Thirty good seconds.

 
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Thirty good seconds.

The advertising and media industries have teamed up for about the past 50 years to train people that 30 seconds is all the time they need to dedicate to a message. For a while, I thought this long-taught learning only applied to advertising, but I’ve realized now that it applies to videos, news, your portfolio, websites, weddings. Everything.

For an ad a minute can sometimes seem special, but in most circumstances just seems long. A three-minute sponsored video seems to last forever. Most websites users get to, tick off most of the time on site looking for the one thing they need, absorbing that and getting out. Personally, if I am greeted by a load screen, I get itchy.

As hard as it is to endure 30 seconds of video or text that I actually sought out and clicked on voluntarily, not being able to access that information is worse. Way worse. Incalculably worse.

And so the people who provide information rush to get you that which you seek. Which is amazing. If I tried to explain to my grandparents in 1988 (or 98 for that matter) that you would be able to access a news paper from every metro in real-time, and never wait for a story to actually even finish occurring to get half-correct details to be reported by semi-professionals, I don’t think they would have bought it. But it’s true. I’ve witnessed a lot of misreported news, and in the odd occasion when I see a correction on a story, it is usually chalked up to trying to get it up quickly, or better still – First!

This phenomenon of being first is nothing new for the internet. Look at the comments on most popular sites that still accept them. You’ll see the first comment (or surprisingly often the second comment) will actually be “First!” Congratulations dummy. Now please log off of your AOL account so your mother can call your aunt Sarah in Akron.

There have been tons of stories over the past six months about the battle of speed and accuracy in news. Not that we’ve read most of them. We’ve scanned them for about, I don’t know, let’s say 30 seconds.

But a ton of people have figured out how to capitalize on the 30 second rule as well as how to be First with an idea. And they know how to write and assemble interesting stories and video really quickly. And they mostly aren’t places we would consider ad agencies. Ad agencies are built to come up with a lot of ideas, but produce only a small percentage of them. As much as we at agencies complain about bureaucracy internally or within our clients, and the crazy decisions and approvals that twist our work, it seems that many people in agencies are paralyzed to operate without getting the approval of someone first.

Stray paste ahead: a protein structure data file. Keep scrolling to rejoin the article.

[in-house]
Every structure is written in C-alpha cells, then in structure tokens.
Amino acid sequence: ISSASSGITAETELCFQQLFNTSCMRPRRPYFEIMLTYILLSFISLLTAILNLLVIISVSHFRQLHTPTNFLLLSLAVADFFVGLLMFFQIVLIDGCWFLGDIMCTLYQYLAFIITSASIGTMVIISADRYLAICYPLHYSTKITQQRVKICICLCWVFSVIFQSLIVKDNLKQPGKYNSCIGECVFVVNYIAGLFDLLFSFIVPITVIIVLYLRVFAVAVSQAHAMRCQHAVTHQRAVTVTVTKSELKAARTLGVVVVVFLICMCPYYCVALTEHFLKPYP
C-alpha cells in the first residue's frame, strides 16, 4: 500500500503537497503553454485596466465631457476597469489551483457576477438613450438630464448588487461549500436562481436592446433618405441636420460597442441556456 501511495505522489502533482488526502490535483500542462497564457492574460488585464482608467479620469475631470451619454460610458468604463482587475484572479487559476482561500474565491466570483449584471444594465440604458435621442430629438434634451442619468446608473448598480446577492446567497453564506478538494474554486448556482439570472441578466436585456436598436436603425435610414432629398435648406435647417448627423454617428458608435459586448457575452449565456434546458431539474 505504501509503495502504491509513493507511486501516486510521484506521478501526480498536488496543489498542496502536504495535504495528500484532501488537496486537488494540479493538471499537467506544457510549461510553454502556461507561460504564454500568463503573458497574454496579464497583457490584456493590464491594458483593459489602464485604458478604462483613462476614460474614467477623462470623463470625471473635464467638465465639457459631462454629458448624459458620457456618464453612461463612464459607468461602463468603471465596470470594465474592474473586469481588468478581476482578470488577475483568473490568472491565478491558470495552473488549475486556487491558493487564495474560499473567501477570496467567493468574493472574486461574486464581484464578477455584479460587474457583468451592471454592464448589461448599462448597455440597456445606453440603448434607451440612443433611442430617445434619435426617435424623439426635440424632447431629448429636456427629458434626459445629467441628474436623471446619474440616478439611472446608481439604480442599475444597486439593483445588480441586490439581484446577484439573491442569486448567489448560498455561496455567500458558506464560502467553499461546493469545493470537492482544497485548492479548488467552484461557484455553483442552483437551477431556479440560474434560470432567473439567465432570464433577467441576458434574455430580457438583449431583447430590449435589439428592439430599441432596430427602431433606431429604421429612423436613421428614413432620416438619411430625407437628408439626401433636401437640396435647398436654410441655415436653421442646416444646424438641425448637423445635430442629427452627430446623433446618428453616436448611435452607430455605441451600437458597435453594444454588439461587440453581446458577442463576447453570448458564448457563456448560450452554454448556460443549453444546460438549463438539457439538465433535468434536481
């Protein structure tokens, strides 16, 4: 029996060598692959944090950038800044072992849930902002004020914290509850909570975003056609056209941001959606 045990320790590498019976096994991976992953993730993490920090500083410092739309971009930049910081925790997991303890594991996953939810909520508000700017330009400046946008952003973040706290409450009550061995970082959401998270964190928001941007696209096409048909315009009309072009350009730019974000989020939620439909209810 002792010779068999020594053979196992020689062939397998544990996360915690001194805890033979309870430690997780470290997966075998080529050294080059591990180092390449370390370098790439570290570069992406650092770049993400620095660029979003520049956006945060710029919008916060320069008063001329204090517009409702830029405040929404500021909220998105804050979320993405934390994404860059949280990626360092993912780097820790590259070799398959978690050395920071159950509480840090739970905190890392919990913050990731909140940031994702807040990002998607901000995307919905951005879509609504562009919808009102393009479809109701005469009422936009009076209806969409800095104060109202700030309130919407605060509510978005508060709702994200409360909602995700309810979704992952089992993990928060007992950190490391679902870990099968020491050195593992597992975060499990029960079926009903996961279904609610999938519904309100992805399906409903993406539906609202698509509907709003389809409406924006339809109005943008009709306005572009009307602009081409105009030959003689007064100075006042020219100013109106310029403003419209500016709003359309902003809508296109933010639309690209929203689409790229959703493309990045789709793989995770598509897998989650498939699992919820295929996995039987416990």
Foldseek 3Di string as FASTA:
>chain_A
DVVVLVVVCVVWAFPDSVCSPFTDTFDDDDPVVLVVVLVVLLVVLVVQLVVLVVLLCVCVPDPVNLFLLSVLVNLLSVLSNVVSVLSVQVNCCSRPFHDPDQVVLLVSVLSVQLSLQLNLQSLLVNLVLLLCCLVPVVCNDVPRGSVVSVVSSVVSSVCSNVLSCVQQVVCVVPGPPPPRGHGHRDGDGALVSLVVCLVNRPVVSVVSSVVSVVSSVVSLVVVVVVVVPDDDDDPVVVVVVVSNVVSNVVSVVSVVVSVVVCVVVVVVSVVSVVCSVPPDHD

That’s why many agencies fail when trying to work with startups, they’re waiting for permission instead of running full-speed with multiple ideas.

What hasn’t happened yet, that soon will, is that agencies will recognize that blogs and sites like Icanhaz and Funny Or Die are direct competitors. Not competitors, really. Sites like those must be viewed the way agencies viewed big-time film directors in the 80s. They produce things the way people want to see them, in the way that clients now want them done. They’ll see that College Humor can knock out a series of videos quickly that exceed 30 seconds and get tons of views. Sure they produce clunkers, but they just move on to the next idea. I’ve seen an agency work on getting approval on a single storyboard for over a year. A year. Their business challenge is probably not even the same at the end of that ridiculous approval process as when they started, and that’s just getting the boards approved. Now go shoot it for three months. When agencies recognize this model is not functional and they’re being lapped by independent sites, they’ll do what they did with developers and bring quick video production in house.

I’m speaking in generalities of course. Some agencies have already recognized this and figured out how to produce work at the speed of broadband with success. But most haven’t gotten there yet, and are still treating every production like a Superbowl spot.
I don’t know what the average budget for a Funny Or Die video is, but I’m guessing it’s slightly less than the 4A’s average for a TV spot. It’s probably less than five grand. Maybe less than one grand. And we could probably put 5 random videos from that site against 5 random national TV spots and they’d do ok.

Of course there will still be a place for full blown production for commercials and for films. That’s not gone just yet. But look at how much of what marketing has become is actually advertising. Agencies can’t continue treating everything like a 30 second spot, because so little actually is.

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